by Bastoche | 5/12/2008 03:23:00 PM
In his recent Washington Post article, Michael Leahy lays out the evidence in support of a contention that few would dispute: John McCain has a temper. Few would dispute it because, as Leahy reports, many have witnessed McCain erupt in volcanic and memorable displays of anger. What is more interesting, however, is that these witnesses interpret McCain’s outbursts from two contrasting viewpoints. Some portray McCain as “an erratic hothead” whose anger is provoked by “either disloyalty to him or irrational opposition to his ideas.” Bob Smith, for example, opines ominously that McCain’s sometimes uncontrollable temper “would place this country at risk in international affairs, and the world perhaps in danger.”

Others, however, characterize McCain’s temper as a positive, even laudable trait, one that makes him “a firebrand who is resolute against the forces of greed and gutlessness.” Among these bullish optimists is Joe Lieberman who reassures us that McCain’s temper “has never been enough to blur his judgment….If anything his passion and occasional bursts of anger have made him more effective.” One important piece of evidence seems to corroborate Lieberman’s view: McCain himself recognizes that his temper is a flaw. This willingness to admit to his imperfection testifies not only to the soundness of his judgment, as Lieberman argues, but also to his humility—traits important for a leader of the world’s most powerful nation.

They are also, of course, traits important for any politician campaigning to become that leader, and McCain’s advisers seem eager to incorporate them into a narrative that showcases their candidate’s character. Like any other candidate for president, so the story goes, McCain offers to the American electorate both strengths and weaknesses. But unlike most other candidates, McCain neither boasts about the former nor tries to conceal the latter. He does not, that is, talk crookedly, nor does he try to sell to the American people an image of himself patched together from focus groups and suavely tailored by Beltway consultants. He is a savvy enough politician to know that images are unpredictable and uncontrollable things: the candidate who lives by the image can die by the image. More important, he has such confidence in his abilities that he can present himself to the American people realistically and without the varnish and gloss of campaign artifice. These attributes of character—humility and the ability to see himself realistically and without exaggeration—appeal strongly to the American people. Americans do not seek in their president someone who is without foible or flaw. But Americans do seek in their president someone who has the wisdom to recognize his flaws and the humility to admit them.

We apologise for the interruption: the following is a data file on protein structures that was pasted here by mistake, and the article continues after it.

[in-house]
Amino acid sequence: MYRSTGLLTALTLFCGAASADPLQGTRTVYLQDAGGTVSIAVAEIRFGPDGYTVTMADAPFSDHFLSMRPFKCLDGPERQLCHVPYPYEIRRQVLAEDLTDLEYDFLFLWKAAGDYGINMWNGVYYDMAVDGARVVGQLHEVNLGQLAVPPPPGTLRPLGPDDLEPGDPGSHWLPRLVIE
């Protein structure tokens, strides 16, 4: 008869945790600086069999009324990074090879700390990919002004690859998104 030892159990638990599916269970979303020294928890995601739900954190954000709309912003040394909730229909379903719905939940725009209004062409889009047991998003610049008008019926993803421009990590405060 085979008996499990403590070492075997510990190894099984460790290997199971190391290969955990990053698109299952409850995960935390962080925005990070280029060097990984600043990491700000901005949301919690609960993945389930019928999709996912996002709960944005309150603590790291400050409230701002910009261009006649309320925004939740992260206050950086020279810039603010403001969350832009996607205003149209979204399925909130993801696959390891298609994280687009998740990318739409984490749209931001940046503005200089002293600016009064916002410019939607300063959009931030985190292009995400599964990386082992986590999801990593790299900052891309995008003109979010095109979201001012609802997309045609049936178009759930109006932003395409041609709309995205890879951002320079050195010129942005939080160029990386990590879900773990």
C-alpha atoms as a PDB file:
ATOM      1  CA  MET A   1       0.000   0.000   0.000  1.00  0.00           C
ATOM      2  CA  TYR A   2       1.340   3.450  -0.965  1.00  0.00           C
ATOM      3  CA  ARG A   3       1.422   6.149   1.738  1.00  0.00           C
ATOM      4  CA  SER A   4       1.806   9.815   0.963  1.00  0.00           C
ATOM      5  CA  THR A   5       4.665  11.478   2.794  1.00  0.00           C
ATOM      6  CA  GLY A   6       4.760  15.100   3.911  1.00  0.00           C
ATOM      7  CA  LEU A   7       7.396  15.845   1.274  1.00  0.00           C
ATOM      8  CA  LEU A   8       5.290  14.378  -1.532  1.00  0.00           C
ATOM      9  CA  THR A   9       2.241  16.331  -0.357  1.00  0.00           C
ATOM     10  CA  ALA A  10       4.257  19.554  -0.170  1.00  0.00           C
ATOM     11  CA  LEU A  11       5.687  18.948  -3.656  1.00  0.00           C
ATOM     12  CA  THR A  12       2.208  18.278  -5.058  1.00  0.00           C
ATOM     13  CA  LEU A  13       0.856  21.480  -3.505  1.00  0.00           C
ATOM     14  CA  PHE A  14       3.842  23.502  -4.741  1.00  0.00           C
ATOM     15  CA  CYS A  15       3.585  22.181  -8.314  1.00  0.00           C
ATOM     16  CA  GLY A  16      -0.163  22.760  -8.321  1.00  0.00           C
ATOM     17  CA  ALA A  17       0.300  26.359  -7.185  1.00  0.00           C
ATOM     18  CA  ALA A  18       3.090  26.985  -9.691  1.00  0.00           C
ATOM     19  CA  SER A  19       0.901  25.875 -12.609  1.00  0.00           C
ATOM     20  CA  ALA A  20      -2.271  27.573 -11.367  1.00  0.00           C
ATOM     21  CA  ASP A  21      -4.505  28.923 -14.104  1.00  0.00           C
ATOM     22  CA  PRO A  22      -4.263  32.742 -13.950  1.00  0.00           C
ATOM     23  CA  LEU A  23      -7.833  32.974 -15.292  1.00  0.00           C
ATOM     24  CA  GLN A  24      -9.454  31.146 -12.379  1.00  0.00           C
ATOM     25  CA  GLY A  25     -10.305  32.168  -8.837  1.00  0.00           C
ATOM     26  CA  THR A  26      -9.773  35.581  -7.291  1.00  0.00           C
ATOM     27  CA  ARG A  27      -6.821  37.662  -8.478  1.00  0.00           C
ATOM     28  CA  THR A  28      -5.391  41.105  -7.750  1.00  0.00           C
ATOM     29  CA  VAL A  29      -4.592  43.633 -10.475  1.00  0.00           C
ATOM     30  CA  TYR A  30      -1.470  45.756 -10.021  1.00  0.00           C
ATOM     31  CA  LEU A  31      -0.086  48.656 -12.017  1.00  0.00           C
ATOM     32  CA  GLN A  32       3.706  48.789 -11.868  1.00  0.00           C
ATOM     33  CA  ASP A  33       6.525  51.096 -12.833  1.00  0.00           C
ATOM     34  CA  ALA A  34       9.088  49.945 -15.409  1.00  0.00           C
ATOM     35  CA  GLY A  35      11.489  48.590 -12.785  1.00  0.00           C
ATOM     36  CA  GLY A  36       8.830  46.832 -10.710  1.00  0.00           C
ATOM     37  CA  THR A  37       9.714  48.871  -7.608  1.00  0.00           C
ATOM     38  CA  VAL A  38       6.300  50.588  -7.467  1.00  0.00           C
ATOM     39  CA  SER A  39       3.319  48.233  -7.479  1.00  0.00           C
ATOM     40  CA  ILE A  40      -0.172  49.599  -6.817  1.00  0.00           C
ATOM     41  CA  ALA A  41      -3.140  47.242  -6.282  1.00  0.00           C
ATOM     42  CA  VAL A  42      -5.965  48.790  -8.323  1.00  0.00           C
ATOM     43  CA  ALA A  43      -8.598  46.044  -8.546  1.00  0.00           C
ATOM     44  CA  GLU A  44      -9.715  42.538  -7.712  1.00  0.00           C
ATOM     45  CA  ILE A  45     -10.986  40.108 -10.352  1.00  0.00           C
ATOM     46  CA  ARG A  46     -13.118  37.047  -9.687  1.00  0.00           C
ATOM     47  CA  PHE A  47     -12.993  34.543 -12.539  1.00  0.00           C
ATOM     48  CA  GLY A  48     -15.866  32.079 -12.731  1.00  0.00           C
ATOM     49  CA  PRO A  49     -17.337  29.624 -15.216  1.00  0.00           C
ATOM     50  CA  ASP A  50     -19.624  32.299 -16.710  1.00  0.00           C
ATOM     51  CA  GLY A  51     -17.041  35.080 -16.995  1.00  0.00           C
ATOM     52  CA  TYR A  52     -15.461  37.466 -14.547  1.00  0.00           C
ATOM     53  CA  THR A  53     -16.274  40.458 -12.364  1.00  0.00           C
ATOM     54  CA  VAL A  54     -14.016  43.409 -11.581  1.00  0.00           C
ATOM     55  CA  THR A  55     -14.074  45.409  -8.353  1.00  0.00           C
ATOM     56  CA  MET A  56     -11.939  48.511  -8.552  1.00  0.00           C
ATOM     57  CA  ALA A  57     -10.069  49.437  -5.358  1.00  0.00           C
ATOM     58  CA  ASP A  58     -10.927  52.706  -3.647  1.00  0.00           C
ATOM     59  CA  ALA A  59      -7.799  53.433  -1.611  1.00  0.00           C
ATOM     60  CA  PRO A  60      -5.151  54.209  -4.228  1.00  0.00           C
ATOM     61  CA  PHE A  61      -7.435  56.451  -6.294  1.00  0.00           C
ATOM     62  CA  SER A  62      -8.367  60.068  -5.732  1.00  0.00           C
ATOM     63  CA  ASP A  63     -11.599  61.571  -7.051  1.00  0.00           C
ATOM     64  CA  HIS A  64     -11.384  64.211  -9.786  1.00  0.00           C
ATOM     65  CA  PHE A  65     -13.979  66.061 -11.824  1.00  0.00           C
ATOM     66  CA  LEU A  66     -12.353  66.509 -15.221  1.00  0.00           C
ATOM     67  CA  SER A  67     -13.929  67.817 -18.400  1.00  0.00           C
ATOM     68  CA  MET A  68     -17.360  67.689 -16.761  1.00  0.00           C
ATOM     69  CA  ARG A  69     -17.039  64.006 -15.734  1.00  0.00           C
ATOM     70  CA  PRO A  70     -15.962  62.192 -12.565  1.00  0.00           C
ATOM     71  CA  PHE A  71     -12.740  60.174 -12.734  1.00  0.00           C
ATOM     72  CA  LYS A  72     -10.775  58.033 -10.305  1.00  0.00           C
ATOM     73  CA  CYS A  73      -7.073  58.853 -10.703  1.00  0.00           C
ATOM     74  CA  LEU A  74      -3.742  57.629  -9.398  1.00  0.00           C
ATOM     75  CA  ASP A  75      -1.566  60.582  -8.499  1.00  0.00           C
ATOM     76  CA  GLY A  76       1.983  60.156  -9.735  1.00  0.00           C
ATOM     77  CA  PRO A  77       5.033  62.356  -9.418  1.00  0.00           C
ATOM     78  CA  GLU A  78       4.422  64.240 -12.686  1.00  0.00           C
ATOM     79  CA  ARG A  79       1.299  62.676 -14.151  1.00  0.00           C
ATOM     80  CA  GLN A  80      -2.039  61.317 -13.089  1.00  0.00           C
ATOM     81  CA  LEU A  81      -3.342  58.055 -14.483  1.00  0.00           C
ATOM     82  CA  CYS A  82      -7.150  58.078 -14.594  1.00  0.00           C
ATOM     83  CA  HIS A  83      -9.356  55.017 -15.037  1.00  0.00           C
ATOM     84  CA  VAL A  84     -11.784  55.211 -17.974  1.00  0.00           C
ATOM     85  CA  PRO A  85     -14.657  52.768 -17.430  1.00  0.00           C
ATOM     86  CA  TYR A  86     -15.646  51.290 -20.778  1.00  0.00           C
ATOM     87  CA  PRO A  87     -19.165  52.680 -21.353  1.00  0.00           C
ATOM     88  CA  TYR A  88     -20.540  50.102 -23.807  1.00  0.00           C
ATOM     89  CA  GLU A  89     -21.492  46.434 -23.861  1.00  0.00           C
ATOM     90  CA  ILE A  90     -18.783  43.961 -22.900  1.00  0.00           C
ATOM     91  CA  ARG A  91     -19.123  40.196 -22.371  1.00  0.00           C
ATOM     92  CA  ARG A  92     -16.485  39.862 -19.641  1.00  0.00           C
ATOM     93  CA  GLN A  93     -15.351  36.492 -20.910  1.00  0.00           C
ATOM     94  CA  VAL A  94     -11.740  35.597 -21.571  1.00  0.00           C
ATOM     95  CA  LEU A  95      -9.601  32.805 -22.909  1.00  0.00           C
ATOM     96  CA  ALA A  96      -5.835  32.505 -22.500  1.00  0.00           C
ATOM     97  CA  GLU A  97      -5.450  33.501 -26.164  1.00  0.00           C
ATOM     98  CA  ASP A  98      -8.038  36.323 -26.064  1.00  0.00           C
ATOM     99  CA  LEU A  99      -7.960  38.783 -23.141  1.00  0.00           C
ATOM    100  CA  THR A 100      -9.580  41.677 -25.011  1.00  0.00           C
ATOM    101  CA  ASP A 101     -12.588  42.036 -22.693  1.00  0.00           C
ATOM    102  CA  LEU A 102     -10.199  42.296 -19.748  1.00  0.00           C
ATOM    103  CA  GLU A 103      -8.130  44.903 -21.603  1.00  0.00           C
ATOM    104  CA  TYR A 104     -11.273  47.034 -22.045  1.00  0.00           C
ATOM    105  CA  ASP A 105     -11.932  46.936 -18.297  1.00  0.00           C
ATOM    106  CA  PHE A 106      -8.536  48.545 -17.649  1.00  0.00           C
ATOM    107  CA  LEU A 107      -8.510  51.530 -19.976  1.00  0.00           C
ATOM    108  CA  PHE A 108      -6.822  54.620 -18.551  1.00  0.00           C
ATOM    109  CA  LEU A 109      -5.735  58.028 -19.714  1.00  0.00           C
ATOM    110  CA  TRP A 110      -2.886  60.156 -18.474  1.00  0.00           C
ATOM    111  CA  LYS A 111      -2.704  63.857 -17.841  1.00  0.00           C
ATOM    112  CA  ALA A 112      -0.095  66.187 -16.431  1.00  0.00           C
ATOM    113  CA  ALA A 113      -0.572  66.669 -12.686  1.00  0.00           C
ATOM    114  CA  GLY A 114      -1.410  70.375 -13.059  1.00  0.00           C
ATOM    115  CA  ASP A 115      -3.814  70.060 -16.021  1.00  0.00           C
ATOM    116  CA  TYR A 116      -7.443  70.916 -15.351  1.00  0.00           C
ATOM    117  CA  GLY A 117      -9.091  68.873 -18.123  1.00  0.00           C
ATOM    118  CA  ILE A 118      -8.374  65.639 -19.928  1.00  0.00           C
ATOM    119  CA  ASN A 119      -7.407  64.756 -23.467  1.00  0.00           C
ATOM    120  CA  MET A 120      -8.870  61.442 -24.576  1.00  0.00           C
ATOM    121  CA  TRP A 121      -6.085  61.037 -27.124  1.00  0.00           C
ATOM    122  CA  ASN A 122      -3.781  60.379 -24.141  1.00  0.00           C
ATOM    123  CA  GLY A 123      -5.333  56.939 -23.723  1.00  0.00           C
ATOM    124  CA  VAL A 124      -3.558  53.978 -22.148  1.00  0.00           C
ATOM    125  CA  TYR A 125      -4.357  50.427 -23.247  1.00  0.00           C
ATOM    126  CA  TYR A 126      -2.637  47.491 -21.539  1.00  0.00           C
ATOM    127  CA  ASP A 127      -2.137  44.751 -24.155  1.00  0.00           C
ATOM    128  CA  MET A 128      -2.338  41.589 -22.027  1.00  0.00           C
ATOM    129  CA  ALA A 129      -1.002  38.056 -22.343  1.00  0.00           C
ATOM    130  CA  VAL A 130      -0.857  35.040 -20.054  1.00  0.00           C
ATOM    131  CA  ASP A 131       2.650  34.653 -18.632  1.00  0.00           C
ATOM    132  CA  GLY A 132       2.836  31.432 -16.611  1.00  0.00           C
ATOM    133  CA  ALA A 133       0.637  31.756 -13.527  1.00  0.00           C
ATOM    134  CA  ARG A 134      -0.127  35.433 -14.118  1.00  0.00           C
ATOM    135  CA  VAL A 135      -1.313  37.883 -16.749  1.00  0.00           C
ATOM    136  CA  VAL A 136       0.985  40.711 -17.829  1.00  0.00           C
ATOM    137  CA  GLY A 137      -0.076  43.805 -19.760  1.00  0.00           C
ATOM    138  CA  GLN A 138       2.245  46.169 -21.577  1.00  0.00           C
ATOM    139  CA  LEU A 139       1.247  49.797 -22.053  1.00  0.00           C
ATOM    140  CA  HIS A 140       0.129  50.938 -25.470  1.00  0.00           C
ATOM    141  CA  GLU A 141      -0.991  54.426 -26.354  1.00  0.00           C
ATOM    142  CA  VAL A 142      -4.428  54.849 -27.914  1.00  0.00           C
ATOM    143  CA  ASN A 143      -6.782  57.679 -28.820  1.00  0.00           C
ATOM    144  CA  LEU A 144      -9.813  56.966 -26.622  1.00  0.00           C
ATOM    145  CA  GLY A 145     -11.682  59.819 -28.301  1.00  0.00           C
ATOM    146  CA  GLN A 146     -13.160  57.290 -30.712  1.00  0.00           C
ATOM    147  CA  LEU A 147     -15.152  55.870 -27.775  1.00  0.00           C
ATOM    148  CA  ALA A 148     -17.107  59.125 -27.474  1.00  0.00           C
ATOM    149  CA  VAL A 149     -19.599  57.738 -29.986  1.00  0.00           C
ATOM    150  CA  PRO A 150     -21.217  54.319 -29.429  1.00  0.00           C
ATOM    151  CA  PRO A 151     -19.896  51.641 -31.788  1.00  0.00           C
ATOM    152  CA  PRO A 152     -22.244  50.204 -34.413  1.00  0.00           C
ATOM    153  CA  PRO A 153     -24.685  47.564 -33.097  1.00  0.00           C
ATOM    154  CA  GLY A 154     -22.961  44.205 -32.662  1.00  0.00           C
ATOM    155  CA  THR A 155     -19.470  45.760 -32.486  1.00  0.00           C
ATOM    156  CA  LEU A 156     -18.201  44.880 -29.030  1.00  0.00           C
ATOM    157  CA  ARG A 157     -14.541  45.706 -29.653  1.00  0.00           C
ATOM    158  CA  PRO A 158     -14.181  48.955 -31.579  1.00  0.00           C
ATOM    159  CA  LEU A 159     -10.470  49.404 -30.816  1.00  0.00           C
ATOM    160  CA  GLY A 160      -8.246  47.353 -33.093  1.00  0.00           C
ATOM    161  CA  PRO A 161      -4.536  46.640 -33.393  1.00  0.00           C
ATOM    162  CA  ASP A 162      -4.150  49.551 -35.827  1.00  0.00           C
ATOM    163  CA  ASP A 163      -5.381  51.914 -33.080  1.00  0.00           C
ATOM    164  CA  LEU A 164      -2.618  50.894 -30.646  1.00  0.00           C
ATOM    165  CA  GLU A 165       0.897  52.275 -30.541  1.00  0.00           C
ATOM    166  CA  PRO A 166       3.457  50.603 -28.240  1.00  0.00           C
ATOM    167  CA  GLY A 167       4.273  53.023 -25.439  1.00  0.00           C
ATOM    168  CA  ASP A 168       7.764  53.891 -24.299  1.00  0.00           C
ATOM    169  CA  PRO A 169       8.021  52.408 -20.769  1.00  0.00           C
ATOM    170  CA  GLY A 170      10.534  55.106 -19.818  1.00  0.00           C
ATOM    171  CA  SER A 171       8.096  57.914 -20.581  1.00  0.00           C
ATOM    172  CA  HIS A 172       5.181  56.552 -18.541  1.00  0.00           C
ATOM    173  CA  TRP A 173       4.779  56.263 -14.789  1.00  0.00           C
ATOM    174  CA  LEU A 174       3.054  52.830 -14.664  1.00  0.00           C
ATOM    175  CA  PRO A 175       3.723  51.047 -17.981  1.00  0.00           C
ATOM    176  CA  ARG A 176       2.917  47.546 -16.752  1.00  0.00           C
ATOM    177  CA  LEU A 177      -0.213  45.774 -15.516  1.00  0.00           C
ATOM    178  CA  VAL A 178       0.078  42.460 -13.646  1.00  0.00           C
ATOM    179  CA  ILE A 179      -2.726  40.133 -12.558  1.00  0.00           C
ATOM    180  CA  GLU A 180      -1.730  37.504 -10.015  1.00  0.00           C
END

Of course, the humility to recognize flaws is useless without the courage to correct them. But this too is an attribute that McCain possesses. Indeed, as Leahy reports, one of those who has borne the brunt of McCain’s temper, former Phoenix mayor Paul Johnson, now claims that McCain has “mellowed.” McCain, that is, has examined unflinchingly his propensity to anger and has taken steps to mitigate it. He has not eradicated his temper nor should he eradicate it: Americans do not want a president who is deficient in spirit and unwilling to fight for his principles. But McCain now strives to channel the energy of his temper constructively and to put it to wise and effective use.

An important campaign theme thus emerges. John McCain has always had a remarkable strength of character. He has also had a tendency to assert that strength a little too forcefully. Years of experience, however, have taught him to control his displays of temper and to put his personal strength to constructive use.

John McCain, in other words, has mellowed into a wise and moderate leader.

1. An Education in Honor